(cba:news) the multitude of intermediate polars, mostly

Joe Patterson jop at astro.columbia.edu
Fri Dec 13 08:37:48 EST 2019

Hi CBAers,

Lots of data coming in these days, especially on the IPs, which are 
abundant in the northern winter skies.  I'd like to parse them out in 
more detail here.

GOOD ENOUGH.  For these stars, we have enough for the 2019 season: V1033 
Cas, AO Psc, V405 Aur, and probably V418 Gem

MORE NEEDED: V515 And, MU Cam, V647 Aur, HT Cam


*Mister V1062 is sui generis.  With P_spin ~1 hour and P_orb ~10 hours, 
it's ideally suited to test the theory of accretion torques (since 
10-hour secondaries transfer a lot of matter, and 1-hour wds are easy to 
spin up).  However, the star presents challenges: high flickering, low 
pulse amplitude, and only 3-4 pulse cycles per night.  So, although the 
rewards are high, this star is mainly suitable for people who can give 
it LONG runs - say 6 hours or so.

Enrique will follow up, and probably supplement or amend this list.  He 
has been tracking these somewhat more steadily than I have.

Now for some other targets, which have achieved or deserve "old 
favorite" status.  Two are studies of orbital-period changes.  Such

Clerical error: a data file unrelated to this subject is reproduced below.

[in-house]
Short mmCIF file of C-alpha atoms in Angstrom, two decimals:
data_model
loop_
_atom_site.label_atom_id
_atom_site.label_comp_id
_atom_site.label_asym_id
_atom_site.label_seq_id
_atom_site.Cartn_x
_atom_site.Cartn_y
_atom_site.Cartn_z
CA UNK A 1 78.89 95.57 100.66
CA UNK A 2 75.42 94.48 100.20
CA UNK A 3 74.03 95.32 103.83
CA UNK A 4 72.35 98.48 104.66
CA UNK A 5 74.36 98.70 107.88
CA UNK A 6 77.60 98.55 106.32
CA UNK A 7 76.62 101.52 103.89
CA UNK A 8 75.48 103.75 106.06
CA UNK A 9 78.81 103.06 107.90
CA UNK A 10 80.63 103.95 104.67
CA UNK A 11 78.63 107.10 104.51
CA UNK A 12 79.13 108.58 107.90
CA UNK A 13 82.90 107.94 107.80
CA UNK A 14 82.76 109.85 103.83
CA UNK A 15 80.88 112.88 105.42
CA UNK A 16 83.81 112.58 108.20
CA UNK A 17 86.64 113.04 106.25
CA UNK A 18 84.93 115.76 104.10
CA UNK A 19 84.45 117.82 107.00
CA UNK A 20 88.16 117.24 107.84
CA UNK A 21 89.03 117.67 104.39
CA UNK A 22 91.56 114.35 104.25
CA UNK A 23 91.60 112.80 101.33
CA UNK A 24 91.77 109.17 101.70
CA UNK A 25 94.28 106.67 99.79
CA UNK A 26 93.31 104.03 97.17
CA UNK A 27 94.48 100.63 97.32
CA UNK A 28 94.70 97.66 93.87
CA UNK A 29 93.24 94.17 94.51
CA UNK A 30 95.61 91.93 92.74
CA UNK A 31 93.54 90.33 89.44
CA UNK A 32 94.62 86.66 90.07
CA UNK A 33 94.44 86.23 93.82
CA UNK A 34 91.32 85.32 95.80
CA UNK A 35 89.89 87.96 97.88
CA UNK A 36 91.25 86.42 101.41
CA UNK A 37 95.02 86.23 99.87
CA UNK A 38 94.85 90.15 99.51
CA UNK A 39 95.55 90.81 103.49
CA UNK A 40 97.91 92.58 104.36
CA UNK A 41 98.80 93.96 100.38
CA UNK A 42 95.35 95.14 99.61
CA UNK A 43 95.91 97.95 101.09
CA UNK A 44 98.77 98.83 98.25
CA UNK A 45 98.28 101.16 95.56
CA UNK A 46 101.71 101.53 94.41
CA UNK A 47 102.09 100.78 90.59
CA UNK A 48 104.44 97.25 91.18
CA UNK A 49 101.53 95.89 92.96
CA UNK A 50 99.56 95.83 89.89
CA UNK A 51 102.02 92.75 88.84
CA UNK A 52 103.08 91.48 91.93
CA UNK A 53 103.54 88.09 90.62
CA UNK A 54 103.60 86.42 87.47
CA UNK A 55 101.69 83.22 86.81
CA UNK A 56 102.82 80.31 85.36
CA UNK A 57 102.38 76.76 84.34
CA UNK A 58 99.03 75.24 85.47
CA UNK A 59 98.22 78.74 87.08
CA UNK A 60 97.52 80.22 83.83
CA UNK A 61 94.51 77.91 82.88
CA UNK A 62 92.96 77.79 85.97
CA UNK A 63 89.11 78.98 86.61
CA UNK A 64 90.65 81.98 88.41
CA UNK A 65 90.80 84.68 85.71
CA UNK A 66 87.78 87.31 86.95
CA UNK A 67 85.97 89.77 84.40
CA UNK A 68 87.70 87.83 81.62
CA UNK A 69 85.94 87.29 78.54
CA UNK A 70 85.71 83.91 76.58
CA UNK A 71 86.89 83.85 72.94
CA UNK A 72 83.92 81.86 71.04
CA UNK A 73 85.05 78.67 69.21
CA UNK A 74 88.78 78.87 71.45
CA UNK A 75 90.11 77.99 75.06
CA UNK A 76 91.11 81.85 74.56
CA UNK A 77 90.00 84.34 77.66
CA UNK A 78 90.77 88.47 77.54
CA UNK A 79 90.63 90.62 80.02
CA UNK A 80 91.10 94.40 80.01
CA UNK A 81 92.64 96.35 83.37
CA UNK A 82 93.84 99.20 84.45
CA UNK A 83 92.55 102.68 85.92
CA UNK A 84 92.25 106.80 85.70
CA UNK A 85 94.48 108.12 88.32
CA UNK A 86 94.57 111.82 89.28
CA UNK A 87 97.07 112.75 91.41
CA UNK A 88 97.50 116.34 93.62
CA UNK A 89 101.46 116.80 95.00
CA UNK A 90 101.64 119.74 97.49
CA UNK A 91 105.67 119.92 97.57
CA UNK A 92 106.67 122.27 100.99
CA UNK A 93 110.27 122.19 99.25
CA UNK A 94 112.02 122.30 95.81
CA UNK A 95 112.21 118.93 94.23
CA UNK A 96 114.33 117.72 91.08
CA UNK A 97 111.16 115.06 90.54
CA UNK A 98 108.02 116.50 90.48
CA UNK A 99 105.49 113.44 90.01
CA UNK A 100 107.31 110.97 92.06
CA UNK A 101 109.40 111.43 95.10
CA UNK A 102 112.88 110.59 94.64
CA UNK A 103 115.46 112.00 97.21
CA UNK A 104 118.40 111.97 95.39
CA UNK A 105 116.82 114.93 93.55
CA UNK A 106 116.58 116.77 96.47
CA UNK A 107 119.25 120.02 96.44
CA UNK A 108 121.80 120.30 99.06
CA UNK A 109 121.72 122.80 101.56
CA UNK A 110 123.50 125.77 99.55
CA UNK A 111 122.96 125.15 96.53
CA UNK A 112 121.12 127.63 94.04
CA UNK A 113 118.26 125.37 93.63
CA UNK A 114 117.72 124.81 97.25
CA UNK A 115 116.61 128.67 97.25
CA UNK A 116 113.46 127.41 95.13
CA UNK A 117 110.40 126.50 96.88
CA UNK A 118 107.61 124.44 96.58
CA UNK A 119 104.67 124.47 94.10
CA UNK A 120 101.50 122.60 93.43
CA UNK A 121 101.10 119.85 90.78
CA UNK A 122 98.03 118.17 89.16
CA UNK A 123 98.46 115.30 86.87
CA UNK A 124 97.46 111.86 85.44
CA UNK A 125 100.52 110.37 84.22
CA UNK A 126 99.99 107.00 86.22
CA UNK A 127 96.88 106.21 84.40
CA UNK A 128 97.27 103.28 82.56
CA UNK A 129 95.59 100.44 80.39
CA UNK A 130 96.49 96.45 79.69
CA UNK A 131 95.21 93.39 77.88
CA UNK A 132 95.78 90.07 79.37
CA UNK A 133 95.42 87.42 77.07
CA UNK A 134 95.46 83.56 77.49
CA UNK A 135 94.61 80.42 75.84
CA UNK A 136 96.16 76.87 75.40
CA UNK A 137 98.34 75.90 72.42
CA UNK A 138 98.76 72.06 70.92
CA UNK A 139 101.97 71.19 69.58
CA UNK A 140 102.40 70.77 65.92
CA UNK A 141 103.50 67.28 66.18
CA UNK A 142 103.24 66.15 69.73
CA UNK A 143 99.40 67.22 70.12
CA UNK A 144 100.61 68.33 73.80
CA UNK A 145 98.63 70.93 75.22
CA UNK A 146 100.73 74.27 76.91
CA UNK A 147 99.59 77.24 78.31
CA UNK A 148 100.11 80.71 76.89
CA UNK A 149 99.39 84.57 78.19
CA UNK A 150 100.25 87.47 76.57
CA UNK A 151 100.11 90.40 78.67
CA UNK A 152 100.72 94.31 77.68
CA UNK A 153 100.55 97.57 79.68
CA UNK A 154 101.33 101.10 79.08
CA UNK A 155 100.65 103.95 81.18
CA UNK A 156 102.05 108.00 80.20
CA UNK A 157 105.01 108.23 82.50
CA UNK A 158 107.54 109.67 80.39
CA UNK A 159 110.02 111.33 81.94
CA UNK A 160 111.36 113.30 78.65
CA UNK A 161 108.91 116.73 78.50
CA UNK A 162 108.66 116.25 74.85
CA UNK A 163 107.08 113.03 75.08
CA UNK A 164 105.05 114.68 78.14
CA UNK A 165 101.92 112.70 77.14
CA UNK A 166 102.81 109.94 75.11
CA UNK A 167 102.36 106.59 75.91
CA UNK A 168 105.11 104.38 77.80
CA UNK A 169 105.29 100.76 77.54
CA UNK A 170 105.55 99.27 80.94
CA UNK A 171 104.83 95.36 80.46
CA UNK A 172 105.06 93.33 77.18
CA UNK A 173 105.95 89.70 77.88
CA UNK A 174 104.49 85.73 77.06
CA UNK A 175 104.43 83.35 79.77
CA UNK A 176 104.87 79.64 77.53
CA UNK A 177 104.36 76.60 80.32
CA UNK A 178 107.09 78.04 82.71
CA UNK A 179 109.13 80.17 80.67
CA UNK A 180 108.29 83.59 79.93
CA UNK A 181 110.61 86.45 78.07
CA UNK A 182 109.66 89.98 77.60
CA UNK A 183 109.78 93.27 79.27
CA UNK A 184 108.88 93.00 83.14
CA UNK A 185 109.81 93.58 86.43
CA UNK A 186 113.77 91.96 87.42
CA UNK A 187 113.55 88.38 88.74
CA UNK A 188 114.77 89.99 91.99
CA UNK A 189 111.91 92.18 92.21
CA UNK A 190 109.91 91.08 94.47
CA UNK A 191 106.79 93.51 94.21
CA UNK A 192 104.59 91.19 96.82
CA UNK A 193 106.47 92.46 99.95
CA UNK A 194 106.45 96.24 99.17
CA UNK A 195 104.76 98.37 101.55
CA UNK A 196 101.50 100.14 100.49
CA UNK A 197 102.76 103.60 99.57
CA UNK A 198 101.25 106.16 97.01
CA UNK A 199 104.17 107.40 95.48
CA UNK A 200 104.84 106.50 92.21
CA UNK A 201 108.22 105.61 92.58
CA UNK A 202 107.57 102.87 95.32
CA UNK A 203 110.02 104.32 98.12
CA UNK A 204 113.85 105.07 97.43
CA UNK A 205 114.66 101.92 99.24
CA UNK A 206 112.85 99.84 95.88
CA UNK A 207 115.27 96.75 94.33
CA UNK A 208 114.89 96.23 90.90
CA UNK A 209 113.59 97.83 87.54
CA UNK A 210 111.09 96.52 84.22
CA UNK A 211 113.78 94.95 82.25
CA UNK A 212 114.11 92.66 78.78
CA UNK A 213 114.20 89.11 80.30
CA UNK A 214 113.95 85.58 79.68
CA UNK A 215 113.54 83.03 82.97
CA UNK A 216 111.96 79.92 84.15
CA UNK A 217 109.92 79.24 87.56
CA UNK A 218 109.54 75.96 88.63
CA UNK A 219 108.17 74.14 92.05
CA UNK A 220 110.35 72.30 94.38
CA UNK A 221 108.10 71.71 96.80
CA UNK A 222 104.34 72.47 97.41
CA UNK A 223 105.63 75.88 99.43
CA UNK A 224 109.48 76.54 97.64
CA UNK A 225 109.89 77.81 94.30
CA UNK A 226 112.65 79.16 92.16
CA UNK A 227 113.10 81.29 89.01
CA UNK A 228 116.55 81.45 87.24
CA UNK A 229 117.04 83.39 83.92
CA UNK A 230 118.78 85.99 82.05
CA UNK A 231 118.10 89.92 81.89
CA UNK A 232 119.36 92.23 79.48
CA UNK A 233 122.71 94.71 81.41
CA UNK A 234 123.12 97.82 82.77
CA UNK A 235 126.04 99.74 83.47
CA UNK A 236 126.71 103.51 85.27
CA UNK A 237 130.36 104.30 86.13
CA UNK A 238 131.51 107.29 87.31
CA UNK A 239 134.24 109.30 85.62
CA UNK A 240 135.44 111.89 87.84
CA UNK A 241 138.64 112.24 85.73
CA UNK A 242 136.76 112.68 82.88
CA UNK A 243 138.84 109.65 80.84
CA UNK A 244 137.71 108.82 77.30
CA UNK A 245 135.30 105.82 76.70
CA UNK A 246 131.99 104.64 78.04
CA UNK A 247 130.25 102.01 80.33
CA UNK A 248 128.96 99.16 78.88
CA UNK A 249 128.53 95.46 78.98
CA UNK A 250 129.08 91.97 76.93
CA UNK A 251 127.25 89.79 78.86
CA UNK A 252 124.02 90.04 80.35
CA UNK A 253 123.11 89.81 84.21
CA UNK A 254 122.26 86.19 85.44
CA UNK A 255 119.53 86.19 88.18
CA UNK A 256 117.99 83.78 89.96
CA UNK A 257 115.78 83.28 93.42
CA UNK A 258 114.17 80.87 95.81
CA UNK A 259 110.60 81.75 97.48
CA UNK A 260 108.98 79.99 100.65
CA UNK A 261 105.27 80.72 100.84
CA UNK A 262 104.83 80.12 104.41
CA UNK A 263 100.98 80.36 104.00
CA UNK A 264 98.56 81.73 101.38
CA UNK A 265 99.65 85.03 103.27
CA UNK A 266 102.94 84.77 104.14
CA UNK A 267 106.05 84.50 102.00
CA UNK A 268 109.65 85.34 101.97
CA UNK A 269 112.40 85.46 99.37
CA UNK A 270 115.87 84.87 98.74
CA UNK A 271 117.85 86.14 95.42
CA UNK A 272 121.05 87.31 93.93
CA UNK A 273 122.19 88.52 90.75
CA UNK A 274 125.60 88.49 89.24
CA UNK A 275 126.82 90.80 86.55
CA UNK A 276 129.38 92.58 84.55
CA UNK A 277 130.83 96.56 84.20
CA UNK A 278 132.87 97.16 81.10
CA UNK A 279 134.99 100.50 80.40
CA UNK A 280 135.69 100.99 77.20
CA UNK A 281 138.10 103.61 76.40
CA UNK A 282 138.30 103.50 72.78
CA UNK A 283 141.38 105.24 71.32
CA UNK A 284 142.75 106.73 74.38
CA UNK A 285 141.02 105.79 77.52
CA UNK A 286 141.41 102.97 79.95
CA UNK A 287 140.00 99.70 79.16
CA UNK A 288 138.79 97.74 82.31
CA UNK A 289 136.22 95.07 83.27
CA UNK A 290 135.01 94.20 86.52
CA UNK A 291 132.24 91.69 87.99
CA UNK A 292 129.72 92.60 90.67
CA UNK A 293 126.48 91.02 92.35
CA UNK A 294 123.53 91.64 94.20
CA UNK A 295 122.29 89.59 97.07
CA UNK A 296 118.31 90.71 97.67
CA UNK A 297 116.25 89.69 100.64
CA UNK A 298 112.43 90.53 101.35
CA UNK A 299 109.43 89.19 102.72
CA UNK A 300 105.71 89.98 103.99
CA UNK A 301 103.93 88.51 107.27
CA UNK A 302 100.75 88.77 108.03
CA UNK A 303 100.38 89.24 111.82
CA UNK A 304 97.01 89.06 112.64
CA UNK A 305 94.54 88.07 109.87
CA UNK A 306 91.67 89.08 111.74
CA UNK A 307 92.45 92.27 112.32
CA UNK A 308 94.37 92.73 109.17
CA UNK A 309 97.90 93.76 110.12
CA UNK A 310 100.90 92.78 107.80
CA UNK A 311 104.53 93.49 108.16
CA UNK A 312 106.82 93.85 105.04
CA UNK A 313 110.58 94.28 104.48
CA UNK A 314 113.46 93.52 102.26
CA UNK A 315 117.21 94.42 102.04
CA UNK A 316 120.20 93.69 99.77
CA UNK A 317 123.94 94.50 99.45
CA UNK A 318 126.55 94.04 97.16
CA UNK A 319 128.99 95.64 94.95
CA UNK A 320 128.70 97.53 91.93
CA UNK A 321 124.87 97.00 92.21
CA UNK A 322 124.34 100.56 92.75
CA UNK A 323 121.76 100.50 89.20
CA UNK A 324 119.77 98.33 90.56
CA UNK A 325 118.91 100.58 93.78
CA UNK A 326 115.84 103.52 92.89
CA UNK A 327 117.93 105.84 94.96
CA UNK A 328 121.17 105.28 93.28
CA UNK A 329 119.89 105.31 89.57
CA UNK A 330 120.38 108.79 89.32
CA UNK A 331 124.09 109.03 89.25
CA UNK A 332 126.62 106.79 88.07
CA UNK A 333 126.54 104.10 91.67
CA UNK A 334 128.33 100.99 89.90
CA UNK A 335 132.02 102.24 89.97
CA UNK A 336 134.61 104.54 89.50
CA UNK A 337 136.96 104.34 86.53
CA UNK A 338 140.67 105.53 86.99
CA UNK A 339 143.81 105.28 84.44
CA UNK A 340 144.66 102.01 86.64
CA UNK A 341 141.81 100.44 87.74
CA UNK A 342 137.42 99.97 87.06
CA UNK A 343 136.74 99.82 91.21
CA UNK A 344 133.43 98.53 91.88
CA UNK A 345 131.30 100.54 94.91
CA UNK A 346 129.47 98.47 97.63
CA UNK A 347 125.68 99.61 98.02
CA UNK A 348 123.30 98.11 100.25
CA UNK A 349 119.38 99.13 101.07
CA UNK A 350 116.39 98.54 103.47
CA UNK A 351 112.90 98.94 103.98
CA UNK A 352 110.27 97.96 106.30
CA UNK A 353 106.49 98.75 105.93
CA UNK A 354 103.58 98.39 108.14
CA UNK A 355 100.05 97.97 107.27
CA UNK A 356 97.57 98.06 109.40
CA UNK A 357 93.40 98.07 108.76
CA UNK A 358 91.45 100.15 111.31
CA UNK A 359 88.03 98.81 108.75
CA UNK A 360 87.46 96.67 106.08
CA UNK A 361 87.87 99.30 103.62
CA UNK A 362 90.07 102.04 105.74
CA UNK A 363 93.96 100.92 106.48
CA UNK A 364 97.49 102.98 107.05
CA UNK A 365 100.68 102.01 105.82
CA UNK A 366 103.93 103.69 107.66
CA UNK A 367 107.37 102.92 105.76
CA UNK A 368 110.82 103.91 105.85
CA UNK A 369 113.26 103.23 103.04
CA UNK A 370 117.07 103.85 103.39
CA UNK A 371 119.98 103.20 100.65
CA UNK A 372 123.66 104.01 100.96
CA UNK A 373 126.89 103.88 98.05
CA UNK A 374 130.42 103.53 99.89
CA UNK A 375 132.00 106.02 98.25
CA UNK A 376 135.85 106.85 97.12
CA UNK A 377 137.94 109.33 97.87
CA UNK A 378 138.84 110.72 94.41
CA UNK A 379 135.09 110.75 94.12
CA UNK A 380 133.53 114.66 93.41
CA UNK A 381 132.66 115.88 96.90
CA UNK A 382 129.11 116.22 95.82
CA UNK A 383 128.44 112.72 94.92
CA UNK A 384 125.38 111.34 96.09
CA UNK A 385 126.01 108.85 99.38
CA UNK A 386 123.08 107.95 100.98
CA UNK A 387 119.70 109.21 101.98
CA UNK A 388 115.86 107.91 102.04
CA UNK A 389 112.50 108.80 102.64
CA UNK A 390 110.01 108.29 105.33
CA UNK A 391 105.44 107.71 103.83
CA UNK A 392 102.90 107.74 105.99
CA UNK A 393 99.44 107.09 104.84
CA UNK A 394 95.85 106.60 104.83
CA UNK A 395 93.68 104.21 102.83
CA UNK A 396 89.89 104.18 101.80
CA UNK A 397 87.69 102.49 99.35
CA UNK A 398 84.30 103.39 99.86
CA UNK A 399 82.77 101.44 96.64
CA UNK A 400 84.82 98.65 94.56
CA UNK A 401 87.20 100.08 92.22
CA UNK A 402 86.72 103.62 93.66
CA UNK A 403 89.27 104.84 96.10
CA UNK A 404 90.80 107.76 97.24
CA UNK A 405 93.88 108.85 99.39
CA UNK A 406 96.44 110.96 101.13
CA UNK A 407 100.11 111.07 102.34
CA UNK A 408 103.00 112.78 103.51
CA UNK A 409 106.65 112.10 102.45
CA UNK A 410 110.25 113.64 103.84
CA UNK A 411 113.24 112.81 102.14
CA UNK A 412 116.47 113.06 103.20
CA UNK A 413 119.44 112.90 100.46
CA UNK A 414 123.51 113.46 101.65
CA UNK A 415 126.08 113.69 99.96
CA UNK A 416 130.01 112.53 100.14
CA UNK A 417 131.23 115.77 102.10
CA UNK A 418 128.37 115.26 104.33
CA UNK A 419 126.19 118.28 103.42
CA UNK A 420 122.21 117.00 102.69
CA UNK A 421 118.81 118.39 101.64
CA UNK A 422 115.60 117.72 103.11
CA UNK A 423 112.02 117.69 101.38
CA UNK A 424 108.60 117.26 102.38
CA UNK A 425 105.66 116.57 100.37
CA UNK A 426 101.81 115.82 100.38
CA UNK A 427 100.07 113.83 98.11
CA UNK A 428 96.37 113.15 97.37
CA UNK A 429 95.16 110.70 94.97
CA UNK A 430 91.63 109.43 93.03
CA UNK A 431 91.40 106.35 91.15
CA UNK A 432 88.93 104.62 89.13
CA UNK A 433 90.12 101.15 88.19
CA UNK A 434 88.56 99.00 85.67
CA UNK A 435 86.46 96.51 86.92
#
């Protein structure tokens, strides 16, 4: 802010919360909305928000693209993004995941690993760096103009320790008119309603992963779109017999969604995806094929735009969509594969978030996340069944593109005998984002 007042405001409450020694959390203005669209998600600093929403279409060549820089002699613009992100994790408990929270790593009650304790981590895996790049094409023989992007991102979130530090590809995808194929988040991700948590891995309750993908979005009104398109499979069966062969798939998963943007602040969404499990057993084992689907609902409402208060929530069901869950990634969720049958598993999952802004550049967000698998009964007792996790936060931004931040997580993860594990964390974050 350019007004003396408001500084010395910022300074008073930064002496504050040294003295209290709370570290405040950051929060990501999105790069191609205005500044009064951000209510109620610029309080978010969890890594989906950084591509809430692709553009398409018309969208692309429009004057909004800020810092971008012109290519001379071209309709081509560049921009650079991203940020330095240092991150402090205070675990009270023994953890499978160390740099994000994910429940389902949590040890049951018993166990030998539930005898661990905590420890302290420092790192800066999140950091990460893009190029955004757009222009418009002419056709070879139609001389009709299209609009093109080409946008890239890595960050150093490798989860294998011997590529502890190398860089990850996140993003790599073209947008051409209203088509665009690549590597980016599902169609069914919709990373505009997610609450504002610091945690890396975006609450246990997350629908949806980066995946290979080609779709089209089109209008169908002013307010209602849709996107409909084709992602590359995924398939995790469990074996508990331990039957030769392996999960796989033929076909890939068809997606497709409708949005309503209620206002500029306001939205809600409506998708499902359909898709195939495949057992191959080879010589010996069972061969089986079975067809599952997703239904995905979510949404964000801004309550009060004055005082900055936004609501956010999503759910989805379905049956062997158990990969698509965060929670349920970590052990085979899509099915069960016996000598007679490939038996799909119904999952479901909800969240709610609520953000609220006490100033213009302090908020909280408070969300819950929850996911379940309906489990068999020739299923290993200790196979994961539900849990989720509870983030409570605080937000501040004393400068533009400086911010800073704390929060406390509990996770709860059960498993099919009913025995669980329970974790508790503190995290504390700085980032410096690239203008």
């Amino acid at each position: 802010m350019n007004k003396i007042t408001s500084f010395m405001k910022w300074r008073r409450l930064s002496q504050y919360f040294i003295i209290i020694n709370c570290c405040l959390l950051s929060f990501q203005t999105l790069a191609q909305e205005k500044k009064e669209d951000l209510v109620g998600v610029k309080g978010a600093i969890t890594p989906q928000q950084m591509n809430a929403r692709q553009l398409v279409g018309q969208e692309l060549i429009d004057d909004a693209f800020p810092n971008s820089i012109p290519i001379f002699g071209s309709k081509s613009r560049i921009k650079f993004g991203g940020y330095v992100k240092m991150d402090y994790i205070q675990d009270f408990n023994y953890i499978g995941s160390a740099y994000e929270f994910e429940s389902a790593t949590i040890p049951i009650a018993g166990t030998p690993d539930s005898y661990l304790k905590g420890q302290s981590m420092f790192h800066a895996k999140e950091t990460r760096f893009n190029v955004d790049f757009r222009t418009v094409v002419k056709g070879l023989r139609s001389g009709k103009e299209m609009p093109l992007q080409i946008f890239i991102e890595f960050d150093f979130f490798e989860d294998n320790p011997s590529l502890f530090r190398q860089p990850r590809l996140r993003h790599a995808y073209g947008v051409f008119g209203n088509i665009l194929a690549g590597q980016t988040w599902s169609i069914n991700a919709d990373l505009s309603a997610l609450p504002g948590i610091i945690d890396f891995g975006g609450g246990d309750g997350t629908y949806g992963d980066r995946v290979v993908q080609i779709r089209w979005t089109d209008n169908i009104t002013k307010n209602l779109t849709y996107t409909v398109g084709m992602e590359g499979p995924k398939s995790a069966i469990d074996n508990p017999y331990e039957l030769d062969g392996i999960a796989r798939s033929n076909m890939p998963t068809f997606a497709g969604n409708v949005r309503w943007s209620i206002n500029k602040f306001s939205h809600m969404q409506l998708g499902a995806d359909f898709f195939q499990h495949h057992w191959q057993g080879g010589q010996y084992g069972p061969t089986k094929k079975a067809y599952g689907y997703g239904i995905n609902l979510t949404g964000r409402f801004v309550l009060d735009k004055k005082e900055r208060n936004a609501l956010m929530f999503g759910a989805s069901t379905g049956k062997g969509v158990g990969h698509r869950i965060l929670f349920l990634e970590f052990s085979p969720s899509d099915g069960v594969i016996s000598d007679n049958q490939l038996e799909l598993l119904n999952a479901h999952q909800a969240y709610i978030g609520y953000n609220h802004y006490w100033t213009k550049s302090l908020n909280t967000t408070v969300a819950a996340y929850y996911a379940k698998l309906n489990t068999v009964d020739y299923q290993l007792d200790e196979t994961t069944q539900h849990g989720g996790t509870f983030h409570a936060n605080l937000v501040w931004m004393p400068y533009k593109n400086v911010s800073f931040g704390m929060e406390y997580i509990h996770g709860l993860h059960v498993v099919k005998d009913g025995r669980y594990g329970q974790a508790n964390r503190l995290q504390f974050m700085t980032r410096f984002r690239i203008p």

changes, IF SUSTAINED, reveal to us the timescale of evolution - always 
a big prize in astronomy!

1. T Pyx.  Still tracking its changing 1.7 hour orbital period.  There 
was some indication last year that the rate of change was levelling off. 
  Not good for the simple explanation we've been touting (binary blowing 
itself apart, sine fine)!  But good coverage this year, especially early 
in the season, will clarify it.

2. AM CVn.  We have a paper on the dP/dt ready to ship out.  But the 
star is back in the northern morning sky, and 2019-20 coverage would be 
great.  (You have to feel better about an ephemeris which predicts 
*future* observations.)  If you can get 3-4 runs in Dec-Jan, that would 
be great.

3. V598 Pup.  Confusing star. We have some good data establishing a 
70-minute period, and some good data showing no sign of it (but 
suggesting some other signals).  Just a really confusing situation.  It 
will probably only be resolved with very long runs at widely spaced 
longitudes.  Good for Berto-Josch-Gordon over something like a 3-night 
stretch - that would very likely clear things up!

That's my menu.  BTW, integration times in the range 30-60 s are about 
right for nearly all our targets.  That's sort of a midrange which 
yields decent S/N and time resolution.  Flavor it as needed for 
individual stars (extra bright or extra faint, e.g.).  A clear (or, 
slightly better, a minus-blue) filter is usually fine.  V is fine too, 
of course, but usually exacts a high price in S/N.  And try to avoid 
airmasses >2.0 unless you have a special purpose in mind (e.g. timing 
*fast* signals, which will survive extinction changes to some extent).

joe p

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